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New figures for musicians’ royalty earnings shine a light on a significant digital income gap.
UK royalty collector PRS For Music reports British songwriters and composers collectively earned £187.7 million ($301 million) in 2011 from plays of their songs outside the UK.
That total was 10.6 percent more than in 2010. But it contains downloads and streaming royalties of a tiny £2 million ($3.2 million).
That is miniscule, perhaps scandalous. Domestically, last year’s digital royalties totaled £38.5 million ($61.7 million) – yet British musicians are consumed heavily in the rest of the world.
In fact, British music has rarely been so popular overseas, with acts like Adele and One Direction proving to be successful in the United States, for example.
What’s to blame for the discrepancy? A PRS For Music spokesperson tells paidContent:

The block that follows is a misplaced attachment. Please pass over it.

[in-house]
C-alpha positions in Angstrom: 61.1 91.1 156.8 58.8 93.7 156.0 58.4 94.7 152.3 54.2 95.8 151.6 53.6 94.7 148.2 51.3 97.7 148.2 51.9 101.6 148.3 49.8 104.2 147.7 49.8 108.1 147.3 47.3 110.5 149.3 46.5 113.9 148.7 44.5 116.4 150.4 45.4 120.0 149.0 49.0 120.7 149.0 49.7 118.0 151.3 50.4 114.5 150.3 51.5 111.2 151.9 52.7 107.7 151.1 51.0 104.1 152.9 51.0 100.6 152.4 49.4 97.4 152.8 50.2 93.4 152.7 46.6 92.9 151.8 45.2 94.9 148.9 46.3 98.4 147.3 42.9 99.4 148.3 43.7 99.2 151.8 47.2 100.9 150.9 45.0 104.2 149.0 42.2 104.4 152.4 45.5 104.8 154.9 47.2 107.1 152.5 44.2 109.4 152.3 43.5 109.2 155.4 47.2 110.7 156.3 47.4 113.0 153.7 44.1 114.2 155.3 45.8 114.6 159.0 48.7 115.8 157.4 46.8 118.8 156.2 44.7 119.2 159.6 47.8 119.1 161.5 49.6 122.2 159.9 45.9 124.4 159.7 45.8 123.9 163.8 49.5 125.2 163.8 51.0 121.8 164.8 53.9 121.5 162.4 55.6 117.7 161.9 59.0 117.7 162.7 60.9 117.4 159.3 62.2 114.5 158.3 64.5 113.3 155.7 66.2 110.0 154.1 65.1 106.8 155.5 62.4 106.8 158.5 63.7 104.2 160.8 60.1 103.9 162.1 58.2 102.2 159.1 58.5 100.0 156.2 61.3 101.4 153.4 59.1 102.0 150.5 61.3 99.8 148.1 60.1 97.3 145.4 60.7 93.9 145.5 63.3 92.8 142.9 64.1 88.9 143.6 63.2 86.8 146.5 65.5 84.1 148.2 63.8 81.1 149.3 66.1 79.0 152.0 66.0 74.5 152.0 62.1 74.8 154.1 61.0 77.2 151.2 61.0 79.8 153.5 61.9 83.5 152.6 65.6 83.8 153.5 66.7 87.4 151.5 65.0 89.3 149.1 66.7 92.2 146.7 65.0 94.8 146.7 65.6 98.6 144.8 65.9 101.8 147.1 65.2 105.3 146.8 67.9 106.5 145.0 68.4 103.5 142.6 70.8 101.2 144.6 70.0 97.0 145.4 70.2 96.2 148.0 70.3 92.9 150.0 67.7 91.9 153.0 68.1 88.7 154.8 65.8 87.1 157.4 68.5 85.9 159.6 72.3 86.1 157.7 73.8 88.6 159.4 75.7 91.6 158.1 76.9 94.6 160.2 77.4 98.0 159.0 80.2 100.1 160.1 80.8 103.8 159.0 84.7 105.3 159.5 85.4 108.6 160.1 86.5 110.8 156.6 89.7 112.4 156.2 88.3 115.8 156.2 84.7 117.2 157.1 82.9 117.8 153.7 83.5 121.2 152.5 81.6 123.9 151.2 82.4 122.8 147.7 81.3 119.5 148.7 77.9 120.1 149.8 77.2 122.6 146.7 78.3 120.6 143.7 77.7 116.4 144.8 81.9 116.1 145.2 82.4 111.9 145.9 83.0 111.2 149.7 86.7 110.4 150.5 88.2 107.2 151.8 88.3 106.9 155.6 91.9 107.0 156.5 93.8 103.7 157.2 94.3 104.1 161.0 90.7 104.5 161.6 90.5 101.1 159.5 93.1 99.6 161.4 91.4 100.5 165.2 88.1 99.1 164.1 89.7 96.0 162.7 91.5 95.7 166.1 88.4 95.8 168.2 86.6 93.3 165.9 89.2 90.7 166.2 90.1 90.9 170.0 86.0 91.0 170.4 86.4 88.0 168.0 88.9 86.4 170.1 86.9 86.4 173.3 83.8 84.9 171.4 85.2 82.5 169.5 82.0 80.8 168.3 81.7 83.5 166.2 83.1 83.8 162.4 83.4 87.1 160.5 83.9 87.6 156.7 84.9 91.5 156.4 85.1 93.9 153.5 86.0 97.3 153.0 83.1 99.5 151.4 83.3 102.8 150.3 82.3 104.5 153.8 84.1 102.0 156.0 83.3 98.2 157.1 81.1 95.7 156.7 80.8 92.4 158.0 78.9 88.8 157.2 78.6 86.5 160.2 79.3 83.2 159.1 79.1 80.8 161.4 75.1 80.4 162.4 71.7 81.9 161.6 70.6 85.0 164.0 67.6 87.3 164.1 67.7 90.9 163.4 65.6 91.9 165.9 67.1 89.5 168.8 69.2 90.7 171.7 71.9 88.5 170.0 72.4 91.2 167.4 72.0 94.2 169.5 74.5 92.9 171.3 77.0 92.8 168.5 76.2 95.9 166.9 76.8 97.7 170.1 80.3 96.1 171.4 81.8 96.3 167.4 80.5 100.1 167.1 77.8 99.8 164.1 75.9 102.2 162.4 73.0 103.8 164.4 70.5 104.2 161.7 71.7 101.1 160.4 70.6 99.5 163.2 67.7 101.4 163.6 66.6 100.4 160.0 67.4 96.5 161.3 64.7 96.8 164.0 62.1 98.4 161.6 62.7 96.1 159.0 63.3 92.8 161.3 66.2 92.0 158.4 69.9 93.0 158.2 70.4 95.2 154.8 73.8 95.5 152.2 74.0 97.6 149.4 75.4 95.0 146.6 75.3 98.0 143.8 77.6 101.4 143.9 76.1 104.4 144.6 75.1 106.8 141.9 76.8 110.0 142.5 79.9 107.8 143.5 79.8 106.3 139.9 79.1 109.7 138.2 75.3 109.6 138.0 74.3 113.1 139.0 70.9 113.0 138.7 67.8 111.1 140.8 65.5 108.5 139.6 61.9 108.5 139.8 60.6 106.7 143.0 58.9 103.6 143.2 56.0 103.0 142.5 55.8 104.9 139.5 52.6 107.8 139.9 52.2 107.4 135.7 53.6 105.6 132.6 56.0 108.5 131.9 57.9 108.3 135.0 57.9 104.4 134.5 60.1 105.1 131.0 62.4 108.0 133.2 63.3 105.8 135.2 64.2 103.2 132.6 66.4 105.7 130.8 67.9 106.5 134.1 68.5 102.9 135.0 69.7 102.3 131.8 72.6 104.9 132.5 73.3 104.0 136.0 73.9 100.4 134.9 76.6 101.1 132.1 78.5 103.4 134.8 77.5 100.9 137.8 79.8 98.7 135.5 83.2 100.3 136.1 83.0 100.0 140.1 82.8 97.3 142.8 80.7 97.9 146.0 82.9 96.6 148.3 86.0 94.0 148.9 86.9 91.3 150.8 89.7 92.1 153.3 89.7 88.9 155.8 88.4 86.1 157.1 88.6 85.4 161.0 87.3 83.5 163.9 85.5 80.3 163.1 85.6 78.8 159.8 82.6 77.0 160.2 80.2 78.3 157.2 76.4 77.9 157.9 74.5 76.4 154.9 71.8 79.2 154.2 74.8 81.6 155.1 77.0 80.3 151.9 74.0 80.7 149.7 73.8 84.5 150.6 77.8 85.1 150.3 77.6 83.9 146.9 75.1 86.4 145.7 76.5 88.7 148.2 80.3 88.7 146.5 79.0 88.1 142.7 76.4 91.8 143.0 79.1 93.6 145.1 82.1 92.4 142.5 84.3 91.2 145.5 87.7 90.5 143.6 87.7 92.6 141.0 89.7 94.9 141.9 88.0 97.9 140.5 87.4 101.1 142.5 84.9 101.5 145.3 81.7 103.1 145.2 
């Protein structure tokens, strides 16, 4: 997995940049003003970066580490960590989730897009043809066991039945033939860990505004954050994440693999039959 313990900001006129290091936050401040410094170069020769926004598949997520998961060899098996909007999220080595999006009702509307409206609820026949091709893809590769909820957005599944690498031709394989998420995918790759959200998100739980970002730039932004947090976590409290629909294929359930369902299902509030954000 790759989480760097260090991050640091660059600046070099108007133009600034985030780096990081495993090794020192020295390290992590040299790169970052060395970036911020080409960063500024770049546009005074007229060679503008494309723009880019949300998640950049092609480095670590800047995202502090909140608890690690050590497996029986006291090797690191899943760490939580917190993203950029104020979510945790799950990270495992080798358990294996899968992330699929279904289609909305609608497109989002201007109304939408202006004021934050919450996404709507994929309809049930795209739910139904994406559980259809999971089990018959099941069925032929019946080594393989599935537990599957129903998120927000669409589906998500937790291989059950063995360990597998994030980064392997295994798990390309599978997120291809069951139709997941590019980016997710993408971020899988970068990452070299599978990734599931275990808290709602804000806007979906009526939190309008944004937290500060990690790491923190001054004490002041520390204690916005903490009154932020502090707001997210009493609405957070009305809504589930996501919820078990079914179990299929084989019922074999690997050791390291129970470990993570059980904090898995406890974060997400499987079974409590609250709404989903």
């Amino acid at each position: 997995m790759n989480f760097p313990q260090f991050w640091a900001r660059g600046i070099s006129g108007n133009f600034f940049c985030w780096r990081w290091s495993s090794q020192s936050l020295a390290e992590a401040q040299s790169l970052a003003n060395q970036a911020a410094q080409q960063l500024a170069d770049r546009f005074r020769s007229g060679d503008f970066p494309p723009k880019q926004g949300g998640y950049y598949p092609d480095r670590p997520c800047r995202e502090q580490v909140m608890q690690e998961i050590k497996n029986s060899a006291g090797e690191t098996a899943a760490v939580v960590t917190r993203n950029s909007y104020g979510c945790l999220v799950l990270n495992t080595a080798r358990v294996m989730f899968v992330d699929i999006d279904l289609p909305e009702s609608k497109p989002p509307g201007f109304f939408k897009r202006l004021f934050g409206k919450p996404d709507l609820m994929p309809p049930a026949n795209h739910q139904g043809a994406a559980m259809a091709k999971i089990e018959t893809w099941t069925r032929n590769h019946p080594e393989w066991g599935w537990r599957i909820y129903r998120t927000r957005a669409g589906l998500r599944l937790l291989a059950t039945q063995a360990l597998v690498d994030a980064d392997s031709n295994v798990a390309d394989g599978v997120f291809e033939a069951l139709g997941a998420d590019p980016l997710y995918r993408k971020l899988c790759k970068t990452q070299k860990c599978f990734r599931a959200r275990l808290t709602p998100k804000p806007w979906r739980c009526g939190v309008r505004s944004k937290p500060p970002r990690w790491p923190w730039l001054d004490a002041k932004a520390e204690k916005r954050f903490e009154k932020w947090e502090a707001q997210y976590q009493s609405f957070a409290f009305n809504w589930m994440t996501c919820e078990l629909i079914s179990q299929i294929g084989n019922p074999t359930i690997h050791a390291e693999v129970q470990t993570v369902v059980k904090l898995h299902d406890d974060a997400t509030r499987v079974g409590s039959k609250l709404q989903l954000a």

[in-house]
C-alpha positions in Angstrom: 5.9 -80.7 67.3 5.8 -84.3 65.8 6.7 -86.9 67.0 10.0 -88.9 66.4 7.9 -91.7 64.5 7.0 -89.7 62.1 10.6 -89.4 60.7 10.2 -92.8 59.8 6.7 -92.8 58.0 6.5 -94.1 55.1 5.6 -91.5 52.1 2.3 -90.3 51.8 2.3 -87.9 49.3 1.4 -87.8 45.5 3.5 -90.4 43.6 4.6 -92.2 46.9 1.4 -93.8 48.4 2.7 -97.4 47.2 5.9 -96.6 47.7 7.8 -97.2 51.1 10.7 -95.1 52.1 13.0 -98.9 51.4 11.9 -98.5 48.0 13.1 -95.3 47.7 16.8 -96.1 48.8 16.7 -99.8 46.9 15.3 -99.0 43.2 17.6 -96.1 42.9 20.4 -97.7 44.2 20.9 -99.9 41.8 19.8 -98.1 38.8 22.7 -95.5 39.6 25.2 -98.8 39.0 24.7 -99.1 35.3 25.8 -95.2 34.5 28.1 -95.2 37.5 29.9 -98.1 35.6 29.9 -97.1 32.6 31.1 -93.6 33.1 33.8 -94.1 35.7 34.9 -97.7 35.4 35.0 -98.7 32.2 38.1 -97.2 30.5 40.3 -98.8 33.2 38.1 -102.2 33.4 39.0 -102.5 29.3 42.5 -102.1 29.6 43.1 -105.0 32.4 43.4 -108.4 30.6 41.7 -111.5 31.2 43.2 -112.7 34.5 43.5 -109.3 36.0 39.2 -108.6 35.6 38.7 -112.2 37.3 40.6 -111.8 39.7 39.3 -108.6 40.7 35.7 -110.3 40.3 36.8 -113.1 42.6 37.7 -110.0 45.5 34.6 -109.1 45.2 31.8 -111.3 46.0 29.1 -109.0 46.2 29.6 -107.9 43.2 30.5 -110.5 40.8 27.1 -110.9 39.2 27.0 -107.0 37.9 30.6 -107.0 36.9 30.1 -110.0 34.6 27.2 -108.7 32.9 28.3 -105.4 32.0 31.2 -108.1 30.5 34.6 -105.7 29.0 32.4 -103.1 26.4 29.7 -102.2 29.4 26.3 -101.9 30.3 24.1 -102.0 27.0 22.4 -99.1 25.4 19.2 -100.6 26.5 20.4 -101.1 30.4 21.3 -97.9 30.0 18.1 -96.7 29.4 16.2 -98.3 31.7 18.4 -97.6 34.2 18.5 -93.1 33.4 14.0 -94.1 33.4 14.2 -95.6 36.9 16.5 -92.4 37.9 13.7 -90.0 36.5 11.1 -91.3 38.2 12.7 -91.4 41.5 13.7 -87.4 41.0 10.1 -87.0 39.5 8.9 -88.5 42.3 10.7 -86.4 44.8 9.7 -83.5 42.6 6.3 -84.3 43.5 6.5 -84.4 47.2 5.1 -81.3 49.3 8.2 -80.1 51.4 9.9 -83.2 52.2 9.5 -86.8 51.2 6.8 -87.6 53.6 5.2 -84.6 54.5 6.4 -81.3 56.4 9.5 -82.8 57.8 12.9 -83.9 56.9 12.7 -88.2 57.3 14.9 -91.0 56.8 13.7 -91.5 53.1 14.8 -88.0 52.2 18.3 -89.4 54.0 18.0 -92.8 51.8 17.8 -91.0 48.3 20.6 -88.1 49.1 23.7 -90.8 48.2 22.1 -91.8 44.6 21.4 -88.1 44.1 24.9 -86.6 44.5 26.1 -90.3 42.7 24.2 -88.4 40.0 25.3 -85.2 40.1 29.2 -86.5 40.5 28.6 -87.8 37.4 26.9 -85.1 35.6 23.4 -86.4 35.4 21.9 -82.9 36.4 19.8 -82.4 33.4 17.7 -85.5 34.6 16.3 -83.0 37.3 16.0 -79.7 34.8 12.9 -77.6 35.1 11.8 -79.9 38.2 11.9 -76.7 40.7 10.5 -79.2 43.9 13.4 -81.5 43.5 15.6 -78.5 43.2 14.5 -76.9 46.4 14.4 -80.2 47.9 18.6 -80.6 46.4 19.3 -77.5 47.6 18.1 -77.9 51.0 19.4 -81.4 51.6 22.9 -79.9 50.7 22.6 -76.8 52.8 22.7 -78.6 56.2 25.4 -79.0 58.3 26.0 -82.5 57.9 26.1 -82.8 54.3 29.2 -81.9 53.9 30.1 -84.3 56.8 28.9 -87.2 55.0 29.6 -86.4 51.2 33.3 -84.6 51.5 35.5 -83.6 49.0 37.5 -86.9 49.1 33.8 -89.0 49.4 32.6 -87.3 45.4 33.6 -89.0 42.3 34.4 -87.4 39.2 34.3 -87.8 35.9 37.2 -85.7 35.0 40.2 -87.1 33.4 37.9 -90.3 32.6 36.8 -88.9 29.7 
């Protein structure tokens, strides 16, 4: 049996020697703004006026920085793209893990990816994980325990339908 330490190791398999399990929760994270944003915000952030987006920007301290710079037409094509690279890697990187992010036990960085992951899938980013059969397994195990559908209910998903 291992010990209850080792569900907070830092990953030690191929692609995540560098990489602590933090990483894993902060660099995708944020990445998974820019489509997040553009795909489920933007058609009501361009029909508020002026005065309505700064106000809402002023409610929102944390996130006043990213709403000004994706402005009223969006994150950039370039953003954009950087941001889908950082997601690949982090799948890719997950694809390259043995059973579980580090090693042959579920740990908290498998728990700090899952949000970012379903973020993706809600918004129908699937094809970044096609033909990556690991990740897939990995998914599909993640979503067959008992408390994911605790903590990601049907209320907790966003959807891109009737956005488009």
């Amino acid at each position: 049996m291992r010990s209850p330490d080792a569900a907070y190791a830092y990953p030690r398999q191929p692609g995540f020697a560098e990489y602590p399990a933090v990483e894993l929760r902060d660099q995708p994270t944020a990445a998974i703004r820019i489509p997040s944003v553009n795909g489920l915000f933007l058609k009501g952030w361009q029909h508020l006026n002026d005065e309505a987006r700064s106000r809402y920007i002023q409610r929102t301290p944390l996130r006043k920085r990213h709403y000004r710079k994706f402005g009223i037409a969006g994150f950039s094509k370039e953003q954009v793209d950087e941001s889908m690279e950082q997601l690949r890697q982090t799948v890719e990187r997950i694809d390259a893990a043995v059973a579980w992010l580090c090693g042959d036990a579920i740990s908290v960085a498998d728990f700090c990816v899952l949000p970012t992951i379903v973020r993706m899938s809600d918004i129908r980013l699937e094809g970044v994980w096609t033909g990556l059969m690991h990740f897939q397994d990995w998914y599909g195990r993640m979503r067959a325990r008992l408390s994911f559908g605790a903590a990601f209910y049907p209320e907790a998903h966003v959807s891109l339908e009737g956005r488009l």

“In the US, there is no performing right in downloads, so any revenue from these types of services would come direct from publishers.
“Similarly, streaming rates are low and you have to have many plays to see big money.”
And things aren’t looking up either. PRS For Music’s best optimistic spin, in Friday’s announcement, is that “the figures look set to more than double by 2022″…
Big deal. At that rate, in a whole decade’s time, all of Britain’s musicians would be earning a total of just £4 million per year in performance and mechanical royalties from digital services.
By far the healthier bulk of musicians’ royalty income will continue to come from analogue music – yet consumption is rapidly moving to the digital formats which pay them less.